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New technology has been the lifeblood of British farming, a steady stream of advances boosting productivity year in, year out.

But will it continue?

Innovation expert Karl Schneider, former executive editor of New Scientist and editor of Computer Weekly, is well positioned to comment.

“Make no mistake, the pace of technical innovation is set to accelerate and farming stands every chance of reaping the full benefits.

Even if it can’t invest so heavily in research, it will reap huge spin-off benefits from work in other sectors.”

The challenge is to guess which innovations will take off.

“We probably haven’t even imagined what half the innovations will be, and among those we can imagine, half probably won’t come to fruition.

And it is anyone’s guess which half those will be.”

Personal computers are a case in point.

“In 1943 IBM said the total world demand for computers would be just five; in 1977 Digital Equipment saw no reason why consumers would want their own PCs.

With almost every family in Britain now owning a PC, it is clear how wrong predictions can be.”

So which technologies catch Mr Schneider’s eye?

“There is no doubt communications will be transformed.

Transistor technology will allow mobile phones to routinely transmit high quality, full colour motion pictures and possibly 3D holograms by 2020.”

That will speed disease diagnosis in livestock and crops alike, with satellite and radio broadband ensuring super-fast, high quality internet use no matter how remote the location.

Access to computers could also be considerably simpler.

“Forget keyboards and monitor screens, gestures and words will be enough to operate a computer and the equipment it controls, just like shepherds instruct their sheepdogs with words and gestures.”

Combined with high quality imaging that could finally make driverless tractors a reality, he forecasts.

Buying and selling could also be transformed.

Why attend an auction when every aspect of an animal or machine could be seen with total clarity without leaving the farm office?

“Farmers might say half the appeal of an auction is keeping in touch with other producers, but on-line communications will allow them to see and talk to each other, with the internet even tracing farmers with similar problems, because they have been looking at similar topics on the internet.”

That could really speed the flow of information and skills within the industry.

Computerised traceability, so consumers can check the supply chain for the food they buy, is already arriving in supermarkets, thanks to radio frequency identification tags.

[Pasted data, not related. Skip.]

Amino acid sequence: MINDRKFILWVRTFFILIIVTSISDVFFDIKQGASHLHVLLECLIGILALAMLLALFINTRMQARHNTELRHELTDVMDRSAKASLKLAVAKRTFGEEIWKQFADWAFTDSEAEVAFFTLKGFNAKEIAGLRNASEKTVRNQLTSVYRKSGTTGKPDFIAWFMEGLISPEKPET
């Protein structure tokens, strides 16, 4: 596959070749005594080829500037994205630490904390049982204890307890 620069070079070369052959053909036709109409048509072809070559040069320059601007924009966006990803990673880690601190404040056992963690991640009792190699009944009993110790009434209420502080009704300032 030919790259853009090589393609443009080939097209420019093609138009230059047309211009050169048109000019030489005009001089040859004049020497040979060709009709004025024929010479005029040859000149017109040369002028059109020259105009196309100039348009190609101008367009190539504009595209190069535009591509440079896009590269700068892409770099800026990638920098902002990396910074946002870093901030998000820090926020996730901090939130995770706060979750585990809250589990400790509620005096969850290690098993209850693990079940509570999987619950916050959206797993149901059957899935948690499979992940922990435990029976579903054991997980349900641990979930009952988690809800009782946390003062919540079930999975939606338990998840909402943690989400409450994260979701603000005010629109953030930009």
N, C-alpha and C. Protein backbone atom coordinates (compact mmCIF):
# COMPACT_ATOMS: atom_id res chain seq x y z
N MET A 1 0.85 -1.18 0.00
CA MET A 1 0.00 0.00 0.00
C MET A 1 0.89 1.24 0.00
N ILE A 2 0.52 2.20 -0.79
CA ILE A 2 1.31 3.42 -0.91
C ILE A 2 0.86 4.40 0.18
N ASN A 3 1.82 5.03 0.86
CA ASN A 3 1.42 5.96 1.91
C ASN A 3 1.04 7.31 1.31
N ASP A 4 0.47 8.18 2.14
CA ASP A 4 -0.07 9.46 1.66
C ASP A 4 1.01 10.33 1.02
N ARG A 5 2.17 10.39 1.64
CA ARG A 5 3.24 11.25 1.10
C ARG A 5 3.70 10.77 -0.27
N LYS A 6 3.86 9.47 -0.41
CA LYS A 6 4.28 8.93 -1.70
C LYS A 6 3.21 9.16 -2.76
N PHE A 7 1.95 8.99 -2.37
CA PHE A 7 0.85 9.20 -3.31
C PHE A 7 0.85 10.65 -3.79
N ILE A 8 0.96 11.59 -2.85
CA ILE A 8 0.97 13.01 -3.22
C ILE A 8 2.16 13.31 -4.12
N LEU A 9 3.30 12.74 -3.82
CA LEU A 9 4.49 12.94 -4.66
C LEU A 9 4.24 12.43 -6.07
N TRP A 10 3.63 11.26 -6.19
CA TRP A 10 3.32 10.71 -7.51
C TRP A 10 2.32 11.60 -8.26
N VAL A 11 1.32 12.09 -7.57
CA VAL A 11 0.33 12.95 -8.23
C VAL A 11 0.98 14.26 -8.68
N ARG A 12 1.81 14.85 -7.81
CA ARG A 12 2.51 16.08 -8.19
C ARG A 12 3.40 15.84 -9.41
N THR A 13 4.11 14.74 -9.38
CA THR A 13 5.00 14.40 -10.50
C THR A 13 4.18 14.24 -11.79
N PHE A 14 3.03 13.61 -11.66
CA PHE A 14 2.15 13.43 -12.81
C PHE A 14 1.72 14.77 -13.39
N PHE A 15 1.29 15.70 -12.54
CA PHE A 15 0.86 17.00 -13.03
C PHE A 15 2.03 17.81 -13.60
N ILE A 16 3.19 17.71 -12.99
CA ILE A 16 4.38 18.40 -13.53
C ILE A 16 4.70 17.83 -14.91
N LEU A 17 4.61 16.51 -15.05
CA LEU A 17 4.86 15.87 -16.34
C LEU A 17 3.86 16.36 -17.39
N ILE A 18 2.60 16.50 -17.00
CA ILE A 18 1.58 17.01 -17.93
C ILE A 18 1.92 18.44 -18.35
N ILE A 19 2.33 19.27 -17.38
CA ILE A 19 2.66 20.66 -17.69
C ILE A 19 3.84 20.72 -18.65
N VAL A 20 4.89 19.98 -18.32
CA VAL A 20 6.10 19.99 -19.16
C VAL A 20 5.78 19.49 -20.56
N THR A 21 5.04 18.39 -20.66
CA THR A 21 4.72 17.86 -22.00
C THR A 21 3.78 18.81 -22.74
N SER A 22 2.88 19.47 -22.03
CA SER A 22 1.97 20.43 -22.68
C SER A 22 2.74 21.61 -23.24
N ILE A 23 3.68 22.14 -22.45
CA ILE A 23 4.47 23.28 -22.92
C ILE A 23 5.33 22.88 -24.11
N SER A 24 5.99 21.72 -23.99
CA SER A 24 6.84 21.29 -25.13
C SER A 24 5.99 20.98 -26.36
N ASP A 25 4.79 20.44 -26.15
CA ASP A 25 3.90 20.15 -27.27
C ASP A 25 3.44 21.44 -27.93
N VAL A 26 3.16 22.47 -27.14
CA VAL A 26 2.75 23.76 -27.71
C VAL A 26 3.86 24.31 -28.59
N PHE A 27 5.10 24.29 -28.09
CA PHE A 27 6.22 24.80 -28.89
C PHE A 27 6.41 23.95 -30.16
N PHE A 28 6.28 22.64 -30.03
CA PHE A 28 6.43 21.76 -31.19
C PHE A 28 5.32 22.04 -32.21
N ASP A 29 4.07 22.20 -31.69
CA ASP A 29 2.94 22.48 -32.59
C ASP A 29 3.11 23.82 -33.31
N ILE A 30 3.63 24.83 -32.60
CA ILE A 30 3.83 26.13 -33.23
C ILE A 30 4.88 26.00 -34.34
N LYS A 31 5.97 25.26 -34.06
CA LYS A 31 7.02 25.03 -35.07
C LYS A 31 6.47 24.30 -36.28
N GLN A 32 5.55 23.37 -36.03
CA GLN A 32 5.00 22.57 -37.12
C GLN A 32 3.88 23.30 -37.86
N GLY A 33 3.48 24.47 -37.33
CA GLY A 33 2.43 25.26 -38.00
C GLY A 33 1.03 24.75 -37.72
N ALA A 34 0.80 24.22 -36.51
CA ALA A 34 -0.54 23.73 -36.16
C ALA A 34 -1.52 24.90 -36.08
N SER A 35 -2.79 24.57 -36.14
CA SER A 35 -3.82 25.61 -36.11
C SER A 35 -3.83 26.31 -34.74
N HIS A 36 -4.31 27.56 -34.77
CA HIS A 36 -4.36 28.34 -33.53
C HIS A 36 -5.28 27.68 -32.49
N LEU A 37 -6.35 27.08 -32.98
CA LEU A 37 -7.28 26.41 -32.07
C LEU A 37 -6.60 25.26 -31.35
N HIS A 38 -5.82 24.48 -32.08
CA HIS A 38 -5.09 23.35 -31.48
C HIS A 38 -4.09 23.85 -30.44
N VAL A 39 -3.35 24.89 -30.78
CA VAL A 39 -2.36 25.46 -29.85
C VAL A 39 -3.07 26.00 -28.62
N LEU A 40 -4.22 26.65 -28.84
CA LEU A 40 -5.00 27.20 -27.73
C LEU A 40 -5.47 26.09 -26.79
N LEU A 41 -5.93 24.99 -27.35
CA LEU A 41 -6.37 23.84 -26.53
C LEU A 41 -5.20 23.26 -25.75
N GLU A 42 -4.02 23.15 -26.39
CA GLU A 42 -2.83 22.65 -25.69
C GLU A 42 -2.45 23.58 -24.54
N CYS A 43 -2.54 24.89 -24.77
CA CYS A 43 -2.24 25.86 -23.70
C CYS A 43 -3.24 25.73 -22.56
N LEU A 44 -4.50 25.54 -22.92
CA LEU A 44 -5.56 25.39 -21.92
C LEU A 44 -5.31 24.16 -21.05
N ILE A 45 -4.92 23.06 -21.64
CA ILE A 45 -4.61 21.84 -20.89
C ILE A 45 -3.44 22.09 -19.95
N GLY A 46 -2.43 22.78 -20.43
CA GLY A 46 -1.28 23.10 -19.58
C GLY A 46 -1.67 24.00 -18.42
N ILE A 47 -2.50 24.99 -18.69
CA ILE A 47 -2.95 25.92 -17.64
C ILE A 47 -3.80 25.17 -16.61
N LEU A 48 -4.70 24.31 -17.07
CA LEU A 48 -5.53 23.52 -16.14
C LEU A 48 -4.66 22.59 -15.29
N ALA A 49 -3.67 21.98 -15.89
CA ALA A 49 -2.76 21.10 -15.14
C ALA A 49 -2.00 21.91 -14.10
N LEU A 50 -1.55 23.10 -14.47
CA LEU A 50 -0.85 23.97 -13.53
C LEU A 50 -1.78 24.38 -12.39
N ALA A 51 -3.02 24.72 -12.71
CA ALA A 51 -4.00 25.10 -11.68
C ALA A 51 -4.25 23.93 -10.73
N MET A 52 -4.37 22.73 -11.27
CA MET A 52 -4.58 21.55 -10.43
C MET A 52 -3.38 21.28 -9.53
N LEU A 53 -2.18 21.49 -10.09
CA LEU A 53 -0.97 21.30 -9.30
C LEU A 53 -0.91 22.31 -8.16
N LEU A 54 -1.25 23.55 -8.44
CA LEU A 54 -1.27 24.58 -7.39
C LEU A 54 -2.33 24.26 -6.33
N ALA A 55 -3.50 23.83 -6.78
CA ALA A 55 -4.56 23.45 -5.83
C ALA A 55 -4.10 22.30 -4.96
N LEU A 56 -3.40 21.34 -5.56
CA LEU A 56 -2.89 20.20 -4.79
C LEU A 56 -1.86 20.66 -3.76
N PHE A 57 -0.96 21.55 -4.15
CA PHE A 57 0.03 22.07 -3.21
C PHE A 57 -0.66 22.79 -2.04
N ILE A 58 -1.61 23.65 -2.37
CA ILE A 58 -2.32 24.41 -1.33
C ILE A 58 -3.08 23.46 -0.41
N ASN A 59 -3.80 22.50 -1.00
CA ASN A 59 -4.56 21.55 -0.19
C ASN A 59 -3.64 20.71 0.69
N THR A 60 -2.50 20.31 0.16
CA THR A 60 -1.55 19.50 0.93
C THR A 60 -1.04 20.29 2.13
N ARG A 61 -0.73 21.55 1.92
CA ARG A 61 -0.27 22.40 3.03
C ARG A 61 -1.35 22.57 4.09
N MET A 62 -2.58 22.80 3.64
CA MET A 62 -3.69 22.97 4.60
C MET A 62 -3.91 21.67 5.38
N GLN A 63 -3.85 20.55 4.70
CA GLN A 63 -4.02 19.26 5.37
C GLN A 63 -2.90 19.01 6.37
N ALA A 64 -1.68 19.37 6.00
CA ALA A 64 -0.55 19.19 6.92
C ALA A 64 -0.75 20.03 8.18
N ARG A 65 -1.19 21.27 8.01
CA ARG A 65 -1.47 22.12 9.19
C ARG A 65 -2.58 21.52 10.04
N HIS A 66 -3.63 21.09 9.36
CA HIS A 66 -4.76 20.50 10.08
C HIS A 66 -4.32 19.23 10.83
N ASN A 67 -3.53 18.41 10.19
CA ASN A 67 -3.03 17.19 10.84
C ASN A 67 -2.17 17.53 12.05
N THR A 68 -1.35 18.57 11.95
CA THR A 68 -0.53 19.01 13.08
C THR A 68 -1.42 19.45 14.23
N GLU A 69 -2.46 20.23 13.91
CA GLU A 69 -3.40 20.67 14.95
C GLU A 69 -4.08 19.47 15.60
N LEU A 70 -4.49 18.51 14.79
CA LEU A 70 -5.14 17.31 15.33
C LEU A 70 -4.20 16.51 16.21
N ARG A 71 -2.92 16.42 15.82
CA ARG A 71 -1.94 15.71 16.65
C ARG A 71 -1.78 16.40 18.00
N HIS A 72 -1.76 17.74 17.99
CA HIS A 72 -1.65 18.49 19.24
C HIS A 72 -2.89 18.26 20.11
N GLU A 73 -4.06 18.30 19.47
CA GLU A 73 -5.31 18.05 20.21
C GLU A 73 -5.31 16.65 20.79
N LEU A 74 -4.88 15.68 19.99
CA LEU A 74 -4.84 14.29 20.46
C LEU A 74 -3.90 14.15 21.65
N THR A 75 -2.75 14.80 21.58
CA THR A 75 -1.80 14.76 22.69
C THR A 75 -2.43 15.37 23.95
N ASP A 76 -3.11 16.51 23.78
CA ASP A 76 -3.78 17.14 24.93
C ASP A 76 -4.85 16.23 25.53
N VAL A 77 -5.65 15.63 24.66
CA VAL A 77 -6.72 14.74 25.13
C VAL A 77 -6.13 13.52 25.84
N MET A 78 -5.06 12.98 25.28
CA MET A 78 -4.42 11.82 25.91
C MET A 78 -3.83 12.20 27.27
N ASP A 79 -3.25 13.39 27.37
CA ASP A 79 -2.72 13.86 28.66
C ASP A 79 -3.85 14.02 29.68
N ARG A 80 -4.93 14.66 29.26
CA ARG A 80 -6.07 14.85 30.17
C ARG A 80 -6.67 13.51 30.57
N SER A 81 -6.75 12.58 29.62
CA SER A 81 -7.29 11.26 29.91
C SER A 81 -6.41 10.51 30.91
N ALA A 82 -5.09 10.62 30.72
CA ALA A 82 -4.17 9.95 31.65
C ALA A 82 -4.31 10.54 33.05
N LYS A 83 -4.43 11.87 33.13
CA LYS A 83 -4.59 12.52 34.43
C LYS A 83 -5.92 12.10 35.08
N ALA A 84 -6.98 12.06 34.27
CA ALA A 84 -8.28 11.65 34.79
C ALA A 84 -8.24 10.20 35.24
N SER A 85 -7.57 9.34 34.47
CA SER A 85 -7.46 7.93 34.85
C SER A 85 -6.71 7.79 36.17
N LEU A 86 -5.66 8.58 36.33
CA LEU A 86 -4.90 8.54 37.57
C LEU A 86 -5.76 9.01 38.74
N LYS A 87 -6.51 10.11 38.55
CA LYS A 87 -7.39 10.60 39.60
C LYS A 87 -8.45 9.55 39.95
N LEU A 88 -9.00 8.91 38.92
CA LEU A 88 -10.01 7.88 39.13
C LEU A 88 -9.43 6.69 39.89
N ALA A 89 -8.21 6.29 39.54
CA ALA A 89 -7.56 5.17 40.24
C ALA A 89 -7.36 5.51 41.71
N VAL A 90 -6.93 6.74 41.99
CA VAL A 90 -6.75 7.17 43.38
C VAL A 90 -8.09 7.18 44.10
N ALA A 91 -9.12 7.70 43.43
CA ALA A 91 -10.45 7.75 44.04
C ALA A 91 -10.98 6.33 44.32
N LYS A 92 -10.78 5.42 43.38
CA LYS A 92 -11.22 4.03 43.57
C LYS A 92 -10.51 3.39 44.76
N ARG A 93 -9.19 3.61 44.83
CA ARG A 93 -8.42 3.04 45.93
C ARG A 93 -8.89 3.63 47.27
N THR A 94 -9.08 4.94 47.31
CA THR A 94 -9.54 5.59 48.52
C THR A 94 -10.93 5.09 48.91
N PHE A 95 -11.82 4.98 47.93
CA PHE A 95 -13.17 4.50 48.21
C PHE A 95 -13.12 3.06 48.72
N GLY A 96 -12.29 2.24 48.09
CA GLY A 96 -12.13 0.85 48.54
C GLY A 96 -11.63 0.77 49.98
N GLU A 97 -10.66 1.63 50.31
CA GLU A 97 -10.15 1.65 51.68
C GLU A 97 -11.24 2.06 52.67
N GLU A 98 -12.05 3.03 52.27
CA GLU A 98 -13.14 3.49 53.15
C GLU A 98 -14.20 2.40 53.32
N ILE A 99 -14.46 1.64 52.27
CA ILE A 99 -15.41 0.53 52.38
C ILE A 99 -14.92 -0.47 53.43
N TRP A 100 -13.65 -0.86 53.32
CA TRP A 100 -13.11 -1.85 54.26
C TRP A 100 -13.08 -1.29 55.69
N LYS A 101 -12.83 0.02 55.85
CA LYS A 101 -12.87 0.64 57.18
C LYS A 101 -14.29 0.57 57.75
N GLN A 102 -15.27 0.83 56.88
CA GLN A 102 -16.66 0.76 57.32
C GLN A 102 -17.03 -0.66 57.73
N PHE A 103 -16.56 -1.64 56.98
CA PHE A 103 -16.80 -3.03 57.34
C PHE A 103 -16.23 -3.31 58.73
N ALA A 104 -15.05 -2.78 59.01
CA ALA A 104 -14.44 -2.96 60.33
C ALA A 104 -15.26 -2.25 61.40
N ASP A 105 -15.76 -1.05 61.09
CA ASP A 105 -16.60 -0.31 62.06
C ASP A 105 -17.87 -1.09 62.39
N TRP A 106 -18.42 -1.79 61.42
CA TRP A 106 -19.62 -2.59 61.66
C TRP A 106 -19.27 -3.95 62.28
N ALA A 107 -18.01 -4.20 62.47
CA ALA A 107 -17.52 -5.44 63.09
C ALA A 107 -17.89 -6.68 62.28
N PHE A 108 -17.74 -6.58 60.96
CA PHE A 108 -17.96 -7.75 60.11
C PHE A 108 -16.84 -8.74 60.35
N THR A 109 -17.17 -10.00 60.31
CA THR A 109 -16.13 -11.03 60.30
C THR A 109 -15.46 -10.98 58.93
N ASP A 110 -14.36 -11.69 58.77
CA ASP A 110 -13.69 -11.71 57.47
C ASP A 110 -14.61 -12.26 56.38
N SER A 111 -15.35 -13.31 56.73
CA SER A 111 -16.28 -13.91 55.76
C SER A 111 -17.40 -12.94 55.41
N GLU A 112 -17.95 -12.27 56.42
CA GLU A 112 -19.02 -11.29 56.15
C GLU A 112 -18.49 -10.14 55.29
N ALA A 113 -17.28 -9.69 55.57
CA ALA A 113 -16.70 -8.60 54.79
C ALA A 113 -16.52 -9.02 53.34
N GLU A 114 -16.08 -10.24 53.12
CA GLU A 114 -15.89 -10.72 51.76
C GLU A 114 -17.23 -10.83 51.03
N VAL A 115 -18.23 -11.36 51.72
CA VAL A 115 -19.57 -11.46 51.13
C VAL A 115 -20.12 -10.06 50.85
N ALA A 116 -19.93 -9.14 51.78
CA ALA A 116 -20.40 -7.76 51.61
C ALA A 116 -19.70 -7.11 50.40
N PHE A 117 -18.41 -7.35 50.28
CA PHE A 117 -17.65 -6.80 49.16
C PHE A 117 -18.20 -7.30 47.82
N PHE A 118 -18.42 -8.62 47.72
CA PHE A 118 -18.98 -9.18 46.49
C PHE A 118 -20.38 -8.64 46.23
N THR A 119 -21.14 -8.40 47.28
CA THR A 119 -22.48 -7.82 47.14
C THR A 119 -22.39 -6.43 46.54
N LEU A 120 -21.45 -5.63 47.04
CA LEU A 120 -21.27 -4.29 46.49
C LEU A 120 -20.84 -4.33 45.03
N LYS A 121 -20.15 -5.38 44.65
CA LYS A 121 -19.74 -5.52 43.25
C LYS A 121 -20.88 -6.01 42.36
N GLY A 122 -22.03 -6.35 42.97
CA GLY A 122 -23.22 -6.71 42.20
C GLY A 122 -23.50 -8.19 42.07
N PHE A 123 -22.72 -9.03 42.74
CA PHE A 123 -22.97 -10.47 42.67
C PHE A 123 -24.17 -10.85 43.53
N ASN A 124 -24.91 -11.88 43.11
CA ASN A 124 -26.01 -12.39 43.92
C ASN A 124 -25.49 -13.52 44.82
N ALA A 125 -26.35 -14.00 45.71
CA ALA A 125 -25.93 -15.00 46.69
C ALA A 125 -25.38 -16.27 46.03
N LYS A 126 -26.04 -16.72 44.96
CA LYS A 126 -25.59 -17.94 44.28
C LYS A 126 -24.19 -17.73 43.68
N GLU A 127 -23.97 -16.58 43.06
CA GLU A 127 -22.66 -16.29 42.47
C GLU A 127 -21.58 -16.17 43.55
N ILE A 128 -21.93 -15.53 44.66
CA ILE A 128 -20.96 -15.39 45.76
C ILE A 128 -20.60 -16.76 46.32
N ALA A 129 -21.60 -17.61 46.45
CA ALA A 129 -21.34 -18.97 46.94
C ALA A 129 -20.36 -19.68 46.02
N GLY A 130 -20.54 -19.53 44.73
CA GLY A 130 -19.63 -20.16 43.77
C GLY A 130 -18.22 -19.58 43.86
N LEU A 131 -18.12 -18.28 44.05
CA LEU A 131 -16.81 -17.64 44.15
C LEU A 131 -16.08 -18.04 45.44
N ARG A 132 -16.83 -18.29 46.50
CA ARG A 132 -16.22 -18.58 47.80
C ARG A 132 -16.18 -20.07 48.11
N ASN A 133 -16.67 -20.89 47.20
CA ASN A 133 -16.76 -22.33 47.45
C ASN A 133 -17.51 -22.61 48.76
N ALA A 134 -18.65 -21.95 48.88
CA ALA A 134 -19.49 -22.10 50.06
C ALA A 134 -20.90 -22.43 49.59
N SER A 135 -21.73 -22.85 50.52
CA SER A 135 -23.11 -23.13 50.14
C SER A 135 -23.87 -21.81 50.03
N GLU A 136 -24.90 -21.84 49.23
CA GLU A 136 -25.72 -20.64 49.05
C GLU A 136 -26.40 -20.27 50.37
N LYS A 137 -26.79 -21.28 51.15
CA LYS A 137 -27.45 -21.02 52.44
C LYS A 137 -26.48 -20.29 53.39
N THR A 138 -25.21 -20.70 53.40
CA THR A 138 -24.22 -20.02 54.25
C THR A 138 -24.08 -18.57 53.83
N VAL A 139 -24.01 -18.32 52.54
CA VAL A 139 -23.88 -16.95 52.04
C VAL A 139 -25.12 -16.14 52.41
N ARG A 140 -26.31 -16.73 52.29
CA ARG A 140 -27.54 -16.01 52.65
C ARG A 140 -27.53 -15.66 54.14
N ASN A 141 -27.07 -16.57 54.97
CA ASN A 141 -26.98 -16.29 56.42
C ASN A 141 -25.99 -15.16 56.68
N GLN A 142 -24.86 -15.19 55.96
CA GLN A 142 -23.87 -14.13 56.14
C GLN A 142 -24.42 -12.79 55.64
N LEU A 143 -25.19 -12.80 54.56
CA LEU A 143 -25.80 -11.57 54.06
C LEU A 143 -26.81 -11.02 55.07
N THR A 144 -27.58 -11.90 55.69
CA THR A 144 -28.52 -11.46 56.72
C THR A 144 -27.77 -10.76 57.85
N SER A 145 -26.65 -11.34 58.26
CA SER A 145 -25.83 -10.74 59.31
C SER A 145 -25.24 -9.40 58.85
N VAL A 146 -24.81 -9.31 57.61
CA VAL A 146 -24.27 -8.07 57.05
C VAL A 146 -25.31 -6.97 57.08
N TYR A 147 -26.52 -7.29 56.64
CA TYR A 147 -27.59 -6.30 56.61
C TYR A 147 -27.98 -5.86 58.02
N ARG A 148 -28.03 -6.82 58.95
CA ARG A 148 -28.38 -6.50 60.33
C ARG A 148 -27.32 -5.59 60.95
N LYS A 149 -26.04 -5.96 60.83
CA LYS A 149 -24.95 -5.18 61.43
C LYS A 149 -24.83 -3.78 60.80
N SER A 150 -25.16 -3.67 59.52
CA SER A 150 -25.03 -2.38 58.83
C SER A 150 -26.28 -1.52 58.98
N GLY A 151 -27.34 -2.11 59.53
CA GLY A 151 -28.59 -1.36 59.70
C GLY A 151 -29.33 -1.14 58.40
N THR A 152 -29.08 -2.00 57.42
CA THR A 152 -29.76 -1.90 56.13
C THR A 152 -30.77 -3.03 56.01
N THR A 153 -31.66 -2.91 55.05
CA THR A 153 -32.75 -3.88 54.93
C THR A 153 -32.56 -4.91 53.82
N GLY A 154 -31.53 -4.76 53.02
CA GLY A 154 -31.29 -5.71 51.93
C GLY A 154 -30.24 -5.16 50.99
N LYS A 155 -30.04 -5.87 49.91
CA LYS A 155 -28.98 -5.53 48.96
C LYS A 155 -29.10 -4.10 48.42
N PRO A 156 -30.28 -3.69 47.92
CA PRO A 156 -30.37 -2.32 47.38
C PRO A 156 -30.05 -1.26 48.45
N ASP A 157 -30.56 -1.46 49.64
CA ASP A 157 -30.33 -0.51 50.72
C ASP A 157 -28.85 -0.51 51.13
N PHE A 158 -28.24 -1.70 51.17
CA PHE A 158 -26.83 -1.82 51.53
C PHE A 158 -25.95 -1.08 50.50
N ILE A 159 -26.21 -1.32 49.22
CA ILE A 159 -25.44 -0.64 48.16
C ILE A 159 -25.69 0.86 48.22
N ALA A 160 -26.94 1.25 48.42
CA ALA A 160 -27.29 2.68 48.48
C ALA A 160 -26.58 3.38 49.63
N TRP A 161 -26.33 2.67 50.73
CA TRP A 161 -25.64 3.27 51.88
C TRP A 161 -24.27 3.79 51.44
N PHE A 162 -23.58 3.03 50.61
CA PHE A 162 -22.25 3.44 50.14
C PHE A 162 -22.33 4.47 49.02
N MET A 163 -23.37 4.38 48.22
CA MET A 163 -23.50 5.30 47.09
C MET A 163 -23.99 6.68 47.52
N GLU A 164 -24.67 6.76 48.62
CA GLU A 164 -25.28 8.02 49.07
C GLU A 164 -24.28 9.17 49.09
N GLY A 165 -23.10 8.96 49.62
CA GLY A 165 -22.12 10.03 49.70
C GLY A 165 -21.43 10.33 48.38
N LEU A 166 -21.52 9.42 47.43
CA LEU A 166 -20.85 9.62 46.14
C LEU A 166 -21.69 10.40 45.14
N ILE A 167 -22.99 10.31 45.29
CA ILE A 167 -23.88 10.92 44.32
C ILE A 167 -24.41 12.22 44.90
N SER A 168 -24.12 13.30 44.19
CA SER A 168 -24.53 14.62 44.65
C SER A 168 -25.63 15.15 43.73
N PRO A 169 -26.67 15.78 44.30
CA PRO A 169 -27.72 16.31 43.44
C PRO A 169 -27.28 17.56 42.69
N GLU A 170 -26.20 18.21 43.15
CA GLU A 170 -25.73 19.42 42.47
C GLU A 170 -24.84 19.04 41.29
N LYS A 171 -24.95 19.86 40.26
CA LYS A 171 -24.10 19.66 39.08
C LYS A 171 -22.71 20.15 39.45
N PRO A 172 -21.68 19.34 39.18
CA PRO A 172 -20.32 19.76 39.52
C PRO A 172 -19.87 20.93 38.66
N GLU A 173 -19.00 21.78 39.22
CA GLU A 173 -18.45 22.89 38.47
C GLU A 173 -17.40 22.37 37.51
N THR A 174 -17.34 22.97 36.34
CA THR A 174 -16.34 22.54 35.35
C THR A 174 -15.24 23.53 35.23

In future it could apply to every product leaving the farm, helping justify premiums where consumer demands are fully met.

Less certain is the application of nano-technologies.

“Nano-robots, working at the microscopic level, are no longer science fiction.

We know how to make electronic circuits this small and it isn’t such a huge leap to creating the tiny mechanical components to make them function.”

Could that mean farmers spraying capillary-crawling nanobots on to crops and animals to combat disease?

“It’s feasible.

The micro-accelerometers that trigger car air bags already use the sort of technology on which such nanobots could be built.”

And new technologies could provide totally new solutions to age-old problems.

Not convinced?

“How about virtual reality headsets to solve welfare issues in intensive livestock?

It’s not that fanciful.

Virtual reality could provide stimuli so cows think they are having a better time than they are.”

A better understanding of which the parts of the brain control pain and stress could be used to selectively breed or genetically engineer animals that do not get stressed by modern farming techniques.

“Ethical and moral issues need addressing, but the cow that looks forward to its own death is not impossible,” Mr Schneider suggests.

Animals could also be used to produce chemicals, drugs and even spare parts for humans.

“Someone will have to look after all those animals, and UK farming, with its high management standards is very well placed.”

But Mr Schneider gives a health check.

“The trick is to spot which predictions are likely to come to fruition, and economic, social and ethical considerations will all have an impact.

“Think about the pressures and barriers in the industry today.

If technology can help solve those, how good would that be?

If there is a genuine need, then innovation will happen,” he concludes.

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